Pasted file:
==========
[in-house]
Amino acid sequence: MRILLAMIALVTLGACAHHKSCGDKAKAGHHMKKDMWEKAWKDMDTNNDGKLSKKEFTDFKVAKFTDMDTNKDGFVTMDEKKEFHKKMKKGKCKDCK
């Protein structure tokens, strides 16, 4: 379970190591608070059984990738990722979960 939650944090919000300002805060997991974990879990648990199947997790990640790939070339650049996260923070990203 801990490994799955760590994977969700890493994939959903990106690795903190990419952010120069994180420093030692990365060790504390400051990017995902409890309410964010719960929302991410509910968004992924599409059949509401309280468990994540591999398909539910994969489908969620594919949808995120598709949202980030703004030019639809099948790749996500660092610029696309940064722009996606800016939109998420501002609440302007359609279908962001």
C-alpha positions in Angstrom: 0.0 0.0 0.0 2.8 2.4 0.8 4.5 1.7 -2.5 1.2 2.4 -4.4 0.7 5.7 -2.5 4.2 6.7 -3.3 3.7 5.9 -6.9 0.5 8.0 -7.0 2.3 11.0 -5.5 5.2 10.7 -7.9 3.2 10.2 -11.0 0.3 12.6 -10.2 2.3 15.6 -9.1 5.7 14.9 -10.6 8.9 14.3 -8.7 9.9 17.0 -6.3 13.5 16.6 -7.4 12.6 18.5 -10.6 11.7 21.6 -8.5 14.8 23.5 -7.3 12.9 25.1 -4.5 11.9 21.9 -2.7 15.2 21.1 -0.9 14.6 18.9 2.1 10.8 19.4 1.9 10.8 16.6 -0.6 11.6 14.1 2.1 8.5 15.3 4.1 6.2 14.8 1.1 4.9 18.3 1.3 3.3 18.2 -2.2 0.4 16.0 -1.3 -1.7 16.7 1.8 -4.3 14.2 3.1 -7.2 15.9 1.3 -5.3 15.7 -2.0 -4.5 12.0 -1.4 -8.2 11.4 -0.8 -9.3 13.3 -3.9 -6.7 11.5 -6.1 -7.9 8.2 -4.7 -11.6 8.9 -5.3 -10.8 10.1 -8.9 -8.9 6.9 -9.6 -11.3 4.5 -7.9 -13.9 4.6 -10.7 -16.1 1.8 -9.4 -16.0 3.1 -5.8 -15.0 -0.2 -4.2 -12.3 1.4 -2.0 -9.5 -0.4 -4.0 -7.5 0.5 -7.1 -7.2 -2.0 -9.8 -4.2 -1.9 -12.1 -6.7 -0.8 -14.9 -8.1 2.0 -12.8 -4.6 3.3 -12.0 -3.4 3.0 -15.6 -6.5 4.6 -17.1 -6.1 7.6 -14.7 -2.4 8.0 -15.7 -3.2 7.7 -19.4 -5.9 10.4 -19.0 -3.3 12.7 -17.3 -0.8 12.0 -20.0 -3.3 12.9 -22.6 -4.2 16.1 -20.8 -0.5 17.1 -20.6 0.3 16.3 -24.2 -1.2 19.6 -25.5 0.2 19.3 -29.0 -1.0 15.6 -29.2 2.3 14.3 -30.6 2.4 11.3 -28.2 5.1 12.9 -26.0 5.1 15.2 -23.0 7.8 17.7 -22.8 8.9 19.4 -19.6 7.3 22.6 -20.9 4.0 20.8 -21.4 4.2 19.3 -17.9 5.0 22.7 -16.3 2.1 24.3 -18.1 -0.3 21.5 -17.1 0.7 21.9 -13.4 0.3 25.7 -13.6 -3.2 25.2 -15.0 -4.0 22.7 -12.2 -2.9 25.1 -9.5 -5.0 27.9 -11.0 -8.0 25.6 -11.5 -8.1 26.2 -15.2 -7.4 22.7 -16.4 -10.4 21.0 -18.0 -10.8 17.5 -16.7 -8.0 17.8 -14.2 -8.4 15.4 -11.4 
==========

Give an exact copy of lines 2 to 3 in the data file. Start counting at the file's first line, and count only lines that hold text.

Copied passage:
Amino acid sequence: MRILLAMIALVTLGACAHHKSCGDKAKAGHHMKKDMWEKAWKDMDTNNDGKLSKKEFTDFKVAKFTDMDTNKDGFVTMDEKKEFHKKMKKGKCKDCK
């Protein structure tokens, strides 16, 4: 379970190591608070059984990738990722979960 939650944090919000300002805060997991974990879990648990199947997790990640790939070339650049996260923070990203 801990490994799955760590994977969700890493994939959903990106690795903190990419952010120069994180420093030692990365060790504390400051990017995902409890309410964010719960929302991410509910968004992924599409059949509401309280468990994540591999398909539910994969489908969620594919949808995120598709949202980030703004030019639809099948790749996500660092610029696309940064722009996606800016939109998420501002609440302007359609279908962001």